"Gas! Gas! Gas!"
That shouldn't be too hard to shout, should it, if you ever come under chemical weapons attack?
Now try to stop breathing suddenly (without taking a deep breath first), shut your eyes tightly, turn your back to the wind and bend forward, fumble to open your backpack and find your gas-mask, fit the six-strapped contraption over your head, breathe out sharply, and then shout, "Gas! Gas! Gas!" All in the nine seconds prescribed by military manuals.
Oh, and don't panic.
That is the drill being taught to journalists who might soon find themselves in Iraq, by former Royal Marines running a course here on hazardous environments. With the papers full of news about abstract UN resolutions on weapons of mass destruction, and possible international inspections in Iraq, the lessons offer a sobering reality check on just how appalling it would be to work under the threat of a gas attack.
The instructor who gave my course was blunt: "Unless you are attached to a military unit with alarm systems that are only used on the battlefield, buying all the [protective] gear is useless," he said. "You are wasting your time if you don't know what level of readiness to be at."
But it is far from certain that, in case of war in Iraq, the US military would allow journalists to accompany troops facing chemical attack. The last thing a soldier wants to spend precious time on in such deadly circumstances is helping an ill-trained civilian.
So reporters are learning how to cope on their own. And the gas-mask drill is the easy bit.
If you aren't going to have advance warning of an attack, one option is to wear an NBC (nuclear, biological, chemical) protective suit all the time. But it lasts only 28 days outside of its vacuum pack, and could easily get torn with daily use. Anyway, who could work in the desert heat dressed all the time in heavy charcoal-filled jackets and trousers, rubber overboots, and two pairs of gloves, one cotton, one rubber? Not to mention your flak jacket.
On the other hand, if you are not already wearing all that gear, your chances of getting it on fast enough after seeing low-flying planes trailing vapor, birds dropping from the sky, or artillery shells landing with only a small explosion, are "between zero and nil," as my instructor put it.
But say you are fortunate, or supernaturally swift: You are suited, hooded, and masked, and you are not drooling uncontrollably, twitching, sweating, and vomiting from the initial effects of VX nerve agent. (If you are, stab yourself in the thigh through all your clothing with a giant syringe of atropine antidote. Don't mistake your symptoms, my instructors say, or you will die from atropine poisoning, drying up like a leaf in autumn. But I digress.)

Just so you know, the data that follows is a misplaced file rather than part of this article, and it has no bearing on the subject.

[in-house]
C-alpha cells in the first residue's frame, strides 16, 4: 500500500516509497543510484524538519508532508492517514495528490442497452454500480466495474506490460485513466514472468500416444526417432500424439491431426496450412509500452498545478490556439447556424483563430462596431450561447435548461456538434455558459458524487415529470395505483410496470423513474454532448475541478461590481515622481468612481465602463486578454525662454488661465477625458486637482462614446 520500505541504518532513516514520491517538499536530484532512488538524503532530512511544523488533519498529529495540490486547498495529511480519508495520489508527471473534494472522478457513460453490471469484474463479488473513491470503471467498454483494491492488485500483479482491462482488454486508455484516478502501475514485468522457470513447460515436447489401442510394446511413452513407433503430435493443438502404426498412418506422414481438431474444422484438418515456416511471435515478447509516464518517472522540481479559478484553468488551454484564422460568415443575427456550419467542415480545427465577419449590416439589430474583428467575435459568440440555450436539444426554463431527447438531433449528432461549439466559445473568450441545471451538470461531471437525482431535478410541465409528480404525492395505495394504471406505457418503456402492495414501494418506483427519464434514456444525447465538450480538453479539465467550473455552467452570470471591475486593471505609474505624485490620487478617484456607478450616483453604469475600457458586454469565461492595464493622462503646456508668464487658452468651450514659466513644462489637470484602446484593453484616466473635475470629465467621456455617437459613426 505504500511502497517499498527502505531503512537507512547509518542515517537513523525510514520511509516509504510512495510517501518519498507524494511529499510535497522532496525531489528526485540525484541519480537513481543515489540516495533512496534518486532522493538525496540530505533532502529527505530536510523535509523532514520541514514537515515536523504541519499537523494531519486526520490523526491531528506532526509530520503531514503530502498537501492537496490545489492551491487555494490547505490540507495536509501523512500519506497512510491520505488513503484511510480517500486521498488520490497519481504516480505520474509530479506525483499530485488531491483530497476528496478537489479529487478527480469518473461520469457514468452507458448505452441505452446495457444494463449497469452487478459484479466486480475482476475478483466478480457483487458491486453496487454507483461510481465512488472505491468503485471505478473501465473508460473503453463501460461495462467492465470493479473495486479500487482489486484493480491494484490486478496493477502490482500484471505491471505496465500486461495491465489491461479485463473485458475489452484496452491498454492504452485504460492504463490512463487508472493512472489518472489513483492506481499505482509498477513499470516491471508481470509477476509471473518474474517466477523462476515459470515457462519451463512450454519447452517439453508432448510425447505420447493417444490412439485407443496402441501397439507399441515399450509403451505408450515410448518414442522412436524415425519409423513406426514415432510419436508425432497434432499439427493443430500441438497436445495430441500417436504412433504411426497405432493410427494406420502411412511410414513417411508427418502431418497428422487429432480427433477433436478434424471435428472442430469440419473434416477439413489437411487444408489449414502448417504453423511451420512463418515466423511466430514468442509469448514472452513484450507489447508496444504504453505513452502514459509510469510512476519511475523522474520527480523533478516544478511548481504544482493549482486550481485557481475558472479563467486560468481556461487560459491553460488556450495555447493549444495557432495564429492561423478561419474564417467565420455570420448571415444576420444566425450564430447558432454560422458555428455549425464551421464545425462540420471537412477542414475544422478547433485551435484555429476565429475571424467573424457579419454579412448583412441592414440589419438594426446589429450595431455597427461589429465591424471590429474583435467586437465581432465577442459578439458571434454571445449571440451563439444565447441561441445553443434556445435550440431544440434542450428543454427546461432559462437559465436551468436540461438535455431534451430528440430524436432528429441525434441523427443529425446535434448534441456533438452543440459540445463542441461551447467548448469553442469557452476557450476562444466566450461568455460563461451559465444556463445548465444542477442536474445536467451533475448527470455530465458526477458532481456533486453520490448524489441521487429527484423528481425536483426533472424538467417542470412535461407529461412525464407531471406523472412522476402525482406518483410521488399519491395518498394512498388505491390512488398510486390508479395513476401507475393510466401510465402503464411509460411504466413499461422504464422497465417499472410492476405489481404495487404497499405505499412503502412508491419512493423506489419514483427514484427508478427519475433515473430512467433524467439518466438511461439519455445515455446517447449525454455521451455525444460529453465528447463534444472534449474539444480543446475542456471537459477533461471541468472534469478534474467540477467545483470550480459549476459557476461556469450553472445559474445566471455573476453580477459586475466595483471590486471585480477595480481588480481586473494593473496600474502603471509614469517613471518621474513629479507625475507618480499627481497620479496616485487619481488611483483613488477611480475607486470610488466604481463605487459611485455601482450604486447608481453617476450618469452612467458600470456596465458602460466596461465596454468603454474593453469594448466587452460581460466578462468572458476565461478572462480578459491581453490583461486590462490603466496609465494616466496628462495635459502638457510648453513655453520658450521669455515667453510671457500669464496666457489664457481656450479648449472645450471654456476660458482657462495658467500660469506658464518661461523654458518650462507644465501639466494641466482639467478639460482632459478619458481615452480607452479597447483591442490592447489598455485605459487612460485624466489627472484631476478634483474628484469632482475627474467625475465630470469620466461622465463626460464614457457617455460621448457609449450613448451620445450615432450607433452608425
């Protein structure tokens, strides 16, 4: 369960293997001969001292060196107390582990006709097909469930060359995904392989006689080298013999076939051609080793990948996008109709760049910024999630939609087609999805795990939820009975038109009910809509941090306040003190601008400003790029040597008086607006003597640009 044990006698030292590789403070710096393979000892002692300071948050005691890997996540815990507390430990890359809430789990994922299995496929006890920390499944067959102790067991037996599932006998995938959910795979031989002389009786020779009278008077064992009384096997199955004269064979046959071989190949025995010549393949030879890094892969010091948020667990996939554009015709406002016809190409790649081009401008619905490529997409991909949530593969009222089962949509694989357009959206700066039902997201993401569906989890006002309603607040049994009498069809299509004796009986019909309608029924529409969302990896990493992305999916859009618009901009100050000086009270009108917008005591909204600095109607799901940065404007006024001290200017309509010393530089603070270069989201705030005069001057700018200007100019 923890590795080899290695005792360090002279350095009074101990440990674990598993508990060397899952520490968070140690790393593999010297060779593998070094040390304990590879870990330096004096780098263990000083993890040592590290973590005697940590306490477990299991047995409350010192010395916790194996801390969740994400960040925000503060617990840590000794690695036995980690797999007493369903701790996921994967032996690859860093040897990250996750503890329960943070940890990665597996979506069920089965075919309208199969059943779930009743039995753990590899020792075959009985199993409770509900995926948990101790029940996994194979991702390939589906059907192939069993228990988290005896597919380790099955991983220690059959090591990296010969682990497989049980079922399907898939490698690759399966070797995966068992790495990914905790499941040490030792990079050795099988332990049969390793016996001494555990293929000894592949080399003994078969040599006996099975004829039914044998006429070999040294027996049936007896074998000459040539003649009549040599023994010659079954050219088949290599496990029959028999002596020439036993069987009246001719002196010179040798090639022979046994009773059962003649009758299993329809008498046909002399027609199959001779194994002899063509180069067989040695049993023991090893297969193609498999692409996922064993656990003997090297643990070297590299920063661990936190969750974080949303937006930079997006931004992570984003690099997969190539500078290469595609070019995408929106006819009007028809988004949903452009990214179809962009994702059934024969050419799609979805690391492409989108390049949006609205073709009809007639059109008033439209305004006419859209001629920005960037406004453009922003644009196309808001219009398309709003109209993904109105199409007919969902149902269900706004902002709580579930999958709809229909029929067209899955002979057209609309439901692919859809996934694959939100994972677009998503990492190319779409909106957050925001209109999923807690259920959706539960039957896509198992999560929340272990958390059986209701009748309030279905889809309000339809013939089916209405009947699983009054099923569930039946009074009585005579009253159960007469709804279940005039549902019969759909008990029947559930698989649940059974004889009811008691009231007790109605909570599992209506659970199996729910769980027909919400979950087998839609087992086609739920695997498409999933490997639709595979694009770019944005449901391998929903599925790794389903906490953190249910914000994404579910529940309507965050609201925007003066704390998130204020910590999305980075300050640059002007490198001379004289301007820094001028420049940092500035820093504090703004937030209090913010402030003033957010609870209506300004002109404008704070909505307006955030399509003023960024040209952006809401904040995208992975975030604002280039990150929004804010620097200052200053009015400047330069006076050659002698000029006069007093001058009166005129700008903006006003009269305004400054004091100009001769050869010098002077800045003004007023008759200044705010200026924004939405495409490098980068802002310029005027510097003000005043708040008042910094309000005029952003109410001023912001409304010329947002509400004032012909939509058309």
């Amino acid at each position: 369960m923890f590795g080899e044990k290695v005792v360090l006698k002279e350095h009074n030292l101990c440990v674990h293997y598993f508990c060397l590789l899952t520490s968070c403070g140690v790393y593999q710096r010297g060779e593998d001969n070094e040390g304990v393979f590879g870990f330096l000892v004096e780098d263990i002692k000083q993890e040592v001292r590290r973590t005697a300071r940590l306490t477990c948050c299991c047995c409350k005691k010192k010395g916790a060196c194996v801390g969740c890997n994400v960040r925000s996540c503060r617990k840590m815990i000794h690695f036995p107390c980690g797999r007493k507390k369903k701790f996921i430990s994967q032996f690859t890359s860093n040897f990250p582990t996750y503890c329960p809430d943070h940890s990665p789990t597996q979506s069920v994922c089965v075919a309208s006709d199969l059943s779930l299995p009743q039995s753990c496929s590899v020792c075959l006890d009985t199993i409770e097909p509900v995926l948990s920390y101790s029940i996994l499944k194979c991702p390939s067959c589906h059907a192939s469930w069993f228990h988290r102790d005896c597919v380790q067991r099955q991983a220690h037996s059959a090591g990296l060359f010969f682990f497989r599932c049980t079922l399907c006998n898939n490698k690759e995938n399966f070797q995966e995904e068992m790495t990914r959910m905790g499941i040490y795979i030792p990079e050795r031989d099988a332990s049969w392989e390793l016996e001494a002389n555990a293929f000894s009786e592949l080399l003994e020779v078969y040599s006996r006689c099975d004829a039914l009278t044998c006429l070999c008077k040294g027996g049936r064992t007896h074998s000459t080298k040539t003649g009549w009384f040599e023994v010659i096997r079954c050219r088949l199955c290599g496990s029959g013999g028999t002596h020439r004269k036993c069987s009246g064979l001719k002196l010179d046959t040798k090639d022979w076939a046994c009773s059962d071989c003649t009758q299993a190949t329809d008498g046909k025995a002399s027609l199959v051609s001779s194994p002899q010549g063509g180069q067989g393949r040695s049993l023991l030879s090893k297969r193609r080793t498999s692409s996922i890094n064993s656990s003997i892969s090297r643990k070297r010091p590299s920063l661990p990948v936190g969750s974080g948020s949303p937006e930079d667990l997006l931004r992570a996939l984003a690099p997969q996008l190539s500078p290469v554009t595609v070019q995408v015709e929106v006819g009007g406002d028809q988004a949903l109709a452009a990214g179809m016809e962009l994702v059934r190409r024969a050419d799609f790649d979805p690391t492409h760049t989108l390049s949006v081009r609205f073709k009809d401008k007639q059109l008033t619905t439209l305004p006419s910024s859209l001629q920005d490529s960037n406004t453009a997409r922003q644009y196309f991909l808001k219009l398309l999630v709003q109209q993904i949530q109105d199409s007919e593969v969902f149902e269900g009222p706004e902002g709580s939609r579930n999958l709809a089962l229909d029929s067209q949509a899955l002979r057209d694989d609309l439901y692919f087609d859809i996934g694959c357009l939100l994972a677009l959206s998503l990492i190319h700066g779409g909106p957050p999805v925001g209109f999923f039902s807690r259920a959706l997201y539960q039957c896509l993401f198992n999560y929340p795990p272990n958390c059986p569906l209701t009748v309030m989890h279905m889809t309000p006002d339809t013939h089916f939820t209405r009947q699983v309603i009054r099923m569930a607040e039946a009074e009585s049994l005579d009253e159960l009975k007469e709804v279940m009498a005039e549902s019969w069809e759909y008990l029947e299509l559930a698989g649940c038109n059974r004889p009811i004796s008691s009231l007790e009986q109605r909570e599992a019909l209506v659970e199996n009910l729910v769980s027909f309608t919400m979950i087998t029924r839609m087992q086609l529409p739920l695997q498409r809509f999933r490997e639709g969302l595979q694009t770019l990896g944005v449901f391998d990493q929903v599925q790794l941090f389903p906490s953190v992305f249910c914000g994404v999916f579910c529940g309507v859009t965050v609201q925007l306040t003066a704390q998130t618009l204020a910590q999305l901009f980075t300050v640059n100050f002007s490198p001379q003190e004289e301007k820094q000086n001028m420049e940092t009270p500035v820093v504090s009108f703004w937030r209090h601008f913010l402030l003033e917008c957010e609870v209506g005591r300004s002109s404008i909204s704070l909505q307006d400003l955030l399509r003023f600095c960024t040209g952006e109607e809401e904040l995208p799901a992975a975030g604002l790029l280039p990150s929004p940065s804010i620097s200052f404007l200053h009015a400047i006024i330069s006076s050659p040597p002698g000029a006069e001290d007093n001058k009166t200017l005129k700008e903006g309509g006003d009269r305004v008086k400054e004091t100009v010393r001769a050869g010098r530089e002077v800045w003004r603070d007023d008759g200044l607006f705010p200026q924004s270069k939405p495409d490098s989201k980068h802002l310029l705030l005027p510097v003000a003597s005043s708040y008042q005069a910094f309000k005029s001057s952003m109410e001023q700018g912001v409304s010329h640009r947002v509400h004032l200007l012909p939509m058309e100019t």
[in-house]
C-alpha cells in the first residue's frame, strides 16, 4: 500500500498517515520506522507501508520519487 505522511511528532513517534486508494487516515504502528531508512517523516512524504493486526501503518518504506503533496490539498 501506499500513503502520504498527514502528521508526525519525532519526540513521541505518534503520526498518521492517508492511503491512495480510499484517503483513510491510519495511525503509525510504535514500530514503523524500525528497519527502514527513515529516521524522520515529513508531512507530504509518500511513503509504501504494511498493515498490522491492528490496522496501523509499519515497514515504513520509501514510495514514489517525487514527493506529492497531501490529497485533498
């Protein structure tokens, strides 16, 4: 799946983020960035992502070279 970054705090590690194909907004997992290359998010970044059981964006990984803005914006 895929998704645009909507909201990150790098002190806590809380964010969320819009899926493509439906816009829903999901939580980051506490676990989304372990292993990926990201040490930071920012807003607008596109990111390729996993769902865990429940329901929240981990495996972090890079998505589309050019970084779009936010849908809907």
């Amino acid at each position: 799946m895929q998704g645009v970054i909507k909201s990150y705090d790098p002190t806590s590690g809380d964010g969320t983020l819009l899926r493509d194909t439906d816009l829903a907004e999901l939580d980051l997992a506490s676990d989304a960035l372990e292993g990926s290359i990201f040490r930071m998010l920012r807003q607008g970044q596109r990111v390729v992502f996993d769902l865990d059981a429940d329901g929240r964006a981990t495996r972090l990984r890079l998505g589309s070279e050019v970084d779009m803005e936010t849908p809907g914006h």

The first thing to do is to seek shelter, to decontaminate yourself of any droplets that might have fallen on you before you got your mask on. Out with the pads containing fuller's earth: Blot your gloves all over with one side (hoping you can see something through the steamed-up goggles of your mask), pat on the powdery substance with the other, then wipe your gloves clean with the first side. Do the same to the muzzle of your mask. Take a deep breath, shut your eyes, de-mask, and blot, powder, and wipe any bits of your head and neck that might have been contaminated.
Now get out of the area, heading upwind, and hoping the Iraqi positions are downwind, (though they probably aren't, or they wouldn't have used the gas). Did you have the presence of mind to put your car keys in your NBC suit pocket, or are they in your jeans pocket underneath?
In that case, you walk.
You walk until the chemical detector patches on your suit tell you that you are safe, and then you decontaminate your gloves and mask again, take off your jacket (careful not to let the outside of it touch you or your clothing), and lay it inside-out on the ground. Then step onto it, decontaminate your gloves again, cut the laces of your overboots, remove them, decontaminate your gloves again, undo your suspenders and remove your trousers, decontaminate.... You get the picture.
Then you walk, unprotected, through a war zone, leaving everything but the clothes on your back behind your car, your camera, your laptop, your film, everything.
As we went through all these unlikely procedures on the course, I could not help thinking how relative they all were, and remembering the first night of the Gulf War in 1991. I spent it in a bomb shelter in Dahran, Saudi Arabia, with everybody else from my hotel, wondering whether Iraqi bombers might drop chemical weapons.
Only one of us, an American TV reporter, was wearing an NBC suit. In the crowd was a Saudi policeman with a handgun that he fingered nervously. If there had been a gas attack that night, I know which of those two would have ended up in the suit.